Java 8: Default Method Resolution Rules

Datetime:2016-08-23 00:38:20          Topic: Java8           Share

With the introduction of default methods in Java 8, it is now possible for a class to inherit the same method from multiple places (such as another class or interface). The following rules can be used to determine which method is selected in such cases:

  1. A class or superclass method declaration always takes priority over a default method
  2. Otherwise, the method with the most specific default-providing interface is used
  3. Finally, if the methods are equally specific, there will be a compiler error and you will be forced to explicitly override the method and specify which one your class should call

Let’s look at a few examples and apply these rules.

Example 1:

What does the following code print?

public interface A {
  default void name() {
    System.out.println("A");
  }
}

public interface B {
  default void name() {
    System.out.println("B");
  }
}

public class C implements A {
  @Override
  public void name() {
    System.out.println("C");
  }
}

public class D extends C implements A, B {
  public static void main(final String... args) {
    new D().name();
  }
}

Answer : C

This is because, as stated in Rule 1, the method declaration of name() from the superclass C takes priority over the default methods declarations in A and B .

Example 2:

What does the following code print?

public interface A {
  default void name() {
    System.out.println("A");
  }
}

public interface B extends A {
  @Override
  default void name() {
    System.out.println("B");
  }
}

public class C implements A {}

public class D extends C implements A, B {
  public static void main(final String... args) {
    new D().name();
  }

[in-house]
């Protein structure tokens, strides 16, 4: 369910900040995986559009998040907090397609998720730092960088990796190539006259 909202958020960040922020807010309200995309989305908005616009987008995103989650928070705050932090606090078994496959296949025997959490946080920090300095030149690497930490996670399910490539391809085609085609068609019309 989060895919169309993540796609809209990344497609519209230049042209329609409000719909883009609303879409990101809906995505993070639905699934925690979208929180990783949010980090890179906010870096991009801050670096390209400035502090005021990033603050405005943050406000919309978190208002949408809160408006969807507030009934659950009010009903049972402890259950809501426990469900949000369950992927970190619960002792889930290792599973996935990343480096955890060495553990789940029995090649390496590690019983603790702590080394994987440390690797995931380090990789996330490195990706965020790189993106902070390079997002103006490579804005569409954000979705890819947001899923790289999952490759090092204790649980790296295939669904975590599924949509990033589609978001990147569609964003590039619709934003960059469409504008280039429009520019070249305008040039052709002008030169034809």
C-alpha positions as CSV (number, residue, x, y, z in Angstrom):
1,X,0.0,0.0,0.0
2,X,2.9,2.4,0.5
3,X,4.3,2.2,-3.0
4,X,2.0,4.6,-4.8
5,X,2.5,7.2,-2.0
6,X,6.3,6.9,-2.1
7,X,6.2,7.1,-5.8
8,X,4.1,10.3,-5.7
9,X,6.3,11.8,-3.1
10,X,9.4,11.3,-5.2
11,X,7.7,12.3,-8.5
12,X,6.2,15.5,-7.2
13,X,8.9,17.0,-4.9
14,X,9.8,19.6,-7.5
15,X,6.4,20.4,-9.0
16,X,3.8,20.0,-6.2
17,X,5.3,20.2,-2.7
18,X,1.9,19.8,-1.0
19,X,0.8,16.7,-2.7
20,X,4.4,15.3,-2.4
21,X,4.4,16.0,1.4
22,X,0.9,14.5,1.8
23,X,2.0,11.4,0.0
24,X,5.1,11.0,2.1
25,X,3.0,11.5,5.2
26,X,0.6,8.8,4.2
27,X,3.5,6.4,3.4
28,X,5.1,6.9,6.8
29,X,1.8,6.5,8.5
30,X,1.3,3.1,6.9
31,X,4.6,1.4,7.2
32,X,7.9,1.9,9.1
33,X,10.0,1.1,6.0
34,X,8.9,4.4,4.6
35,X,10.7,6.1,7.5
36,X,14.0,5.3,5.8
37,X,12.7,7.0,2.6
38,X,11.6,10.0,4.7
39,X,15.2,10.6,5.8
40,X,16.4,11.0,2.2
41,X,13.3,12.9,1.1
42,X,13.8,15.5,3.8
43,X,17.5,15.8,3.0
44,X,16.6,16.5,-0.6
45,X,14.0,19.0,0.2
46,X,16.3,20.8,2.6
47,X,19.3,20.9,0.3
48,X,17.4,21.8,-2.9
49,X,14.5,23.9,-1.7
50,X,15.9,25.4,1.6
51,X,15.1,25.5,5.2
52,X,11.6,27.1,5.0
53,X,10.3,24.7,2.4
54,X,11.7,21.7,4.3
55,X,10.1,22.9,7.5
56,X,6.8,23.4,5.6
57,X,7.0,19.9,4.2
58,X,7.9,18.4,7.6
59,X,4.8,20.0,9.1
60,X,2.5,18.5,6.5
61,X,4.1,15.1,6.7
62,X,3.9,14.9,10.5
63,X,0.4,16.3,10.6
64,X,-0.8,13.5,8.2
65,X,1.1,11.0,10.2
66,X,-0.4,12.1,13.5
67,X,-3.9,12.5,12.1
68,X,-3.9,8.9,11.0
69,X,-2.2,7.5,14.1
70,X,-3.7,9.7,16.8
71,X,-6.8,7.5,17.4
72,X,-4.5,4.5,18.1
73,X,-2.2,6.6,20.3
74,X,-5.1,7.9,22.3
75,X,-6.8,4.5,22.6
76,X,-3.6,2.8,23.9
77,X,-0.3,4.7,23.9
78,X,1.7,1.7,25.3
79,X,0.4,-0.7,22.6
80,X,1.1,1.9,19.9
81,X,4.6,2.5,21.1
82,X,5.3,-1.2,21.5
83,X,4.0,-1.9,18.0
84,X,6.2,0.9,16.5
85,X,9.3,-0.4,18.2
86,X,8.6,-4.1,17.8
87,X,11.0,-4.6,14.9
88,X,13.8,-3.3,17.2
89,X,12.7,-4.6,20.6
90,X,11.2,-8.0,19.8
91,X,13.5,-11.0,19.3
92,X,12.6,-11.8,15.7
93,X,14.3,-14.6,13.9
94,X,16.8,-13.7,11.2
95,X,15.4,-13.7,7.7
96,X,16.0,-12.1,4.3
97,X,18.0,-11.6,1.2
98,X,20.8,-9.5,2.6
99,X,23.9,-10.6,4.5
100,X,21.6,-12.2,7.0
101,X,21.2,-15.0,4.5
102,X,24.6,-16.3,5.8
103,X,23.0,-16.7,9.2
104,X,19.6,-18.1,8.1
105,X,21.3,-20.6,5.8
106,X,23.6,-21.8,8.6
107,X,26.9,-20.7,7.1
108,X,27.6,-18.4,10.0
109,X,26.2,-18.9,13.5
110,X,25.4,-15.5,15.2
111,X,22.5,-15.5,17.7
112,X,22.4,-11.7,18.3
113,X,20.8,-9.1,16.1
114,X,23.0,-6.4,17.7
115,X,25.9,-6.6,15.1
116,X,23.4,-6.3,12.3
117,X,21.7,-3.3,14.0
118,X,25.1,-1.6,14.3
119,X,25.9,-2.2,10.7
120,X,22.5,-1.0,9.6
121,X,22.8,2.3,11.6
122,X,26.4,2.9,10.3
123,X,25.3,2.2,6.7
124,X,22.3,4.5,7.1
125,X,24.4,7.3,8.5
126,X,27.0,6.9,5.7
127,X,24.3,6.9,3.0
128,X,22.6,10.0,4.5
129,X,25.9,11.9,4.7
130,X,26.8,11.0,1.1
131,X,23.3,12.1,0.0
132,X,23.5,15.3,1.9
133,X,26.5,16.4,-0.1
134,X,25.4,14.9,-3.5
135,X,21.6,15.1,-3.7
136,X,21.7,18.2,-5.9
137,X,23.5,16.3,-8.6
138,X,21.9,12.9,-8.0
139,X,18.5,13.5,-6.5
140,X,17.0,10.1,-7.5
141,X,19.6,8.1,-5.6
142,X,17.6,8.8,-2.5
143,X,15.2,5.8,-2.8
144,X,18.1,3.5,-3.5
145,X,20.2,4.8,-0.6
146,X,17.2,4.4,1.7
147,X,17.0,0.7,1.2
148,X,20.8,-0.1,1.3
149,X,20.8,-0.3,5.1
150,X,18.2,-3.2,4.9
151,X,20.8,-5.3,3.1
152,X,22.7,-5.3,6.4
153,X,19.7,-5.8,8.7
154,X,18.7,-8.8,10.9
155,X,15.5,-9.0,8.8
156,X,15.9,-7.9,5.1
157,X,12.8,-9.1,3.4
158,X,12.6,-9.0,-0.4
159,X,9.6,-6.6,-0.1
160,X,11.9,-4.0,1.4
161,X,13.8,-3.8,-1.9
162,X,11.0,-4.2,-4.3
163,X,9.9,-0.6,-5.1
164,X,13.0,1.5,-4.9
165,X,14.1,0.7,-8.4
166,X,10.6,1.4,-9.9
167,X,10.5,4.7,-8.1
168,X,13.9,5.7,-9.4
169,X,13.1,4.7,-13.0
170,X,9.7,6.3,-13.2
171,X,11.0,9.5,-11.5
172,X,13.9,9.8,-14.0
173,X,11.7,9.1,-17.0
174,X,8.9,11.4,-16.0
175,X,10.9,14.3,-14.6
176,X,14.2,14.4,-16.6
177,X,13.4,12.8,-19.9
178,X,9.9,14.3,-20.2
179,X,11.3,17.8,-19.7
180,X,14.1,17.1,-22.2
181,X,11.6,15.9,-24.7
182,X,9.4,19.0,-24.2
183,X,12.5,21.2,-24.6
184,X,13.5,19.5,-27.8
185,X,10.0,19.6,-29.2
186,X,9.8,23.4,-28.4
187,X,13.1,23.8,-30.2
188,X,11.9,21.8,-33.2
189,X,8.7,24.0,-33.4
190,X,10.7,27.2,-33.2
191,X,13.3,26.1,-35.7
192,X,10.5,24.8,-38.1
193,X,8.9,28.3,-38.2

}

Answer : B

Unlike the previous example, C does not override name() , but since it implements A , it has a default method from A . According to Rule 2, if there are no methods in the class or superclass, the most specific default-providing interface is selected. Since B extends A , it is more specific and, as a result, “B” is printed.

Example 3:

What does the following code print?

public interface A {
  default void name() {
    System.out.println("A");
  }
}

public interface B {
  default void name() {
    System.out.println("B");
  }
}

public class D implements A, B {
  public static void main(final String... args) {
    new D().name();
  }
}

Answer : Compiler error! Duplicate default methods named name with the parameters () and () are inherited from the types B and A

In this example, there’s no more-specific default-providing interface to select, so the compiler throws an error. To resolve the error, you need to explicitly override the method in D and specify which method declaration you want D to use. For example, if you want to use B ‘s:

class D implements A, B {
  @Override
  public void name() {
    B.super.name();
  }
}

Example 4:

What does the following code print?

public interface A {
  default void name() {
    System.out.println("A");
  }
}

public interface B extends A {}

public interface C extends A {}

public class D implements B, C {
  public static void main(final String... args) {
    new D().name();
  }
}

Answer : A

The sub-interfaces B and C haven’t overridden the method, so there is actually only the method from A to choose from. As a side note, if either B or C (but not both) had overridden the method, then Rule 2 would have applied. By the way, this is the diamond problem .





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